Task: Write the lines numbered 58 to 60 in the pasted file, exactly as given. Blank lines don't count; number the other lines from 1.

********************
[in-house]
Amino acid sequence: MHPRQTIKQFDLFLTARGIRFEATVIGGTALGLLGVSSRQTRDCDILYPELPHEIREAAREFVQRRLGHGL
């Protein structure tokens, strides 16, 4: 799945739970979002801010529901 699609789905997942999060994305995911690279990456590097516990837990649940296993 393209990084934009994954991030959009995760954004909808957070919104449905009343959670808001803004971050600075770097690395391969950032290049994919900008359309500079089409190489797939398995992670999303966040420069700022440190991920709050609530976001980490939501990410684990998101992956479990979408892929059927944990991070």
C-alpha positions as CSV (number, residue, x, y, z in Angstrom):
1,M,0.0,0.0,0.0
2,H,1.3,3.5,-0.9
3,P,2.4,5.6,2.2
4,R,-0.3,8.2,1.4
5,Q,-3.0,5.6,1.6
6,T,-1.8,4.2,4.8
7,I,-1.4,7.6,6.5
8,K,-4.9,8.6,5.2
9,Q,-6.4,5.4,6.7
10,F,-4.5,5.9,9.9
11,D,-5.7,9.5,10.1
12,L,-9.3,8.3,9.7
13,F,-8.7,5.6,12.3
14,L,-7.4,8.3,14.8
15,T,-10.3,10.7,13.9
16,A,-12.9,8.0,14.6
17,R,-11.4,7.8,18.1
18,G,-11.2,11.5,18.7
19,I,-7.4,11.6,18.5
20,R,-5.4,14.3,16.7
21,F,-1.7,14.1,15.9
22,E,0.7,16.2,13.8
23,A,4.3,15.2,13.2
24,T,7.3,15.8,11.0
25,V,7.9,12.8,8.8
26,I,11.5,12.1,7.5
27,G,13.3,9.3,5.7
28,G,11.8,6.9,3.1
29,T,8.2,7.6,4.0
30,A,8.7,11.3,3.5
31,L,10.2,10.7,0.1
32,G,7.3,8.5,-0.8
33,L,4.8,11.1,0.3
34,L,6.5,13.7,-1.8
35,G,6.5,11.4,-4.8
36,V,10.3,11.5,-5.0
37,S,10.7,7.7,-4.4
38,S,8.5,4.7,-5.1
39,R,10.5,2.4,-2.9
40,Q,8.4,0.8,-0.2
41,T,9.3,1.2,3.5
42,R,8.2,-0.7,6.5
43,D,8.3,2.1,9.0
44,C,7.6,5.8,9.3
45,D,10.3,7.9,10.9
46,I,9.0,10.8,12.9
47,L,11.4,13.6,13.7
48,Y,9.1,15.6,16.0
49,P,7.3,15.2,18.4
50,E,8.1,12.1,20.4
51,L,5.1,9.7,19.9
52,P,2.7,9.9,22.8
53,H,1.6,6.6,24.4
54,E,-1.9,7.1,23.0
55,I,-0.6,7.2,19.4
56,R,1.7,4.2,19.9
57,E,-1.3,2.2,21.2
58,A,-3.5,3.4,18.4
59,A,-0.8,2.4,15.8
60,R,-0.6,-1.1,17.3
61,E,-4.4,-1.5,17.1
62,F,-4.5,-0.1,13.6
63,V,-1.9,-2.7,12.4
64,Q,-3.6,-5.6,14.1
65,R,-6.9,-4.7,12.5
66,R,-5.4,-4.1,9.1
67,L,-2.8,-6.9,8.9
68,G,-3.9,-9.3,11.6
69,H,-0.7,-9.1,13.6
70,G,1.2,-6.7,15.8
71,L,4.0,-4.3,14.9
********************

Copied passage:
54,E,-1.9,7.1,23.0
55,I,-0.6,7.2,19.4
56,R,1.7,4.2,19.9